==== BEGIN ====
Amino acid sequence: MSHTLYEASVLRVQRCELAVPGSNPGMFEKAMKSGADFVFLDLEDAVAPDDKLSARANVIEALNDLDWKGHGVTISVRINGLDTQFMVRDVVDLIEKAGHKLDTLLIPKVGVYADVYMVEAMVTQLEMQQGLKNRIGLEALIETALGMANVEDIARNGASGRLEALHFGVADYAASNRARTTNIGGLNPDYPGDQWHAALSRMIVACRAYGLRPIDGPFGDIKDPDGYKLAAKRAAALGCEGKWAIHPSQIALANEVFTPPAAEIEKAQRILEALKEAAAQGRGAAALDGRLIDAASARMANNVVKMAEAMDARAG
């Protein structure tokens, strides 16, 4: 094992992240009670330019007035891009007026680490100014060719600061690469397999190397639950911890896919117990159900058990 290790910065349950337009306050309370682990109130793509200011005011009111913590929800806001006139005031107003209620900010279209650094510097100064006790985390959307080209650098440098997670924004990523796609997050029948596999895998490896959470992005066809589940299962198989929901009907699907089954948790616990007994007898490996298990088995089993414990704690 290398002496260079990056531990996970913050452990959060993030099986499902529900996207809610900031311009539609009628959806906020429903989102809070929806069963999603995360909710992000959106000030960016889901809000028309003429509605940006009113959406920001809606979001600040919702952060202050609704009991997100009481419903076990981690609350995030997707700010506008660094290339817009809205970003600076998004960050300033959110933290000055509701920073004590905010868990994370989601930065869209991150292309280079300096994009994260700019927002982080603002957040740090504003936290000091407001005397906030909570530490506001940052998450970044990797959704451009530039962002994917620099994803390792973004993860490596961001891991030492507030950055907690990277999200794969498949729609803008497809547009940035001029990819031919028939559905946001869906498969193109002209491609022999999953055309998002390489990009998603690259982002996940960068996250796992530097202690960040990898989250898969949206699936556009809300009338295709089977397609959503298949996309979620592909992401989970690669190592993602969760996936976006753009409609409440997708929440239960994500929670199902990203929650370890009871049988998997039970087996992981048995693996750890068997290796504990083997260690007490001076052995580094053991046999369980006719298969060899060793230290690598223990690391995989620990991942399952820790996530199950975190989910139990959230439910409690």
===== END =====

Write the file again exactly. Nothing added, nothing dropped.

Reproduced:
Amino acid sequence: MSHTLYEASVLRVQRCELAVPGSNPGMFEKAMKSGADFVFLDLEDAVAPDDKLSARANVIEALNDLDWKGHGVTISVRINGLDTQFMVRDVVDLIEKAGHKLDTLLIPKVGVYADVYMVEAMVTQLEMQQGLKNRIGLEALIETALGMANVEDIARNGASGRLEALHFGVADYAASNRARTTNIGGLNPDYPGDQWHAALSRMIVACRAYGLRPIDGPFGDIKDPDGYKLAAKRAAALGCEGKWAIHPSQIALANEVFTPPAAEIEKAQRILEALKEAAAQGRGAAALDGRLIDAASARMANNVVKMAEAMDARAG
């Protein structure tokens, strides 16, 4: 094992992240009670330019007035891009007026680490100014060719600061690469397999190397639950911890896919117990159900058990 290790910065349950337009306050309370682990109130793509200011005011009111913590929800806001006139005031107003209620900010279209650094510097100064006790985390959307080209650098440098997670924004990523796609997050029948596999895998490896959470992005066809589940299962198989929901009907699907089954948790616990007994007898490996298990088995089993414990704690 290398002496260079990056531990996970913050452990959060993030099986499902529900996207809610900031311009539609009628959806906020429903989102809070929806069963999603995360909710992000959106000030960016889901809000028309003429509605940006009113959406920001809606979001600040919702952060202050609704009991997100009481419903076990981690609350995030997707700010506008660094290339817009809205970003600076998004960050300033959110933290000055509701920073004590905010868990994370989601930065869209991150292309280079300096994009994260700019927002982080603002957040740090504003936290000091407001005397906030909570530490506001940052998450970044990797959704451009530039962002994917620099994803390792973004993860490596961001891991030492507030950055907690990277999200794969498949729609803008497809547009940035001029990819031919028939559905946001869906498969193109002209491609022999999953055309998002390489990009998603690259982002996940960068996250796992530097202690960040990898989250898969949206699936556009809300009338295709089977397609959503298949996309979620592909992401989970690669190592993602969760996936976006753009409609409440997708929440239960994500929670199902990203929650370890009871049988998997039970087996992981048995693996750890068997290796504990083997260690007490001076052995580094053991046999369980006719298969060899060793230290690598223990690391995989620990991942399952820790996530199950975190989910139990959230439910409690």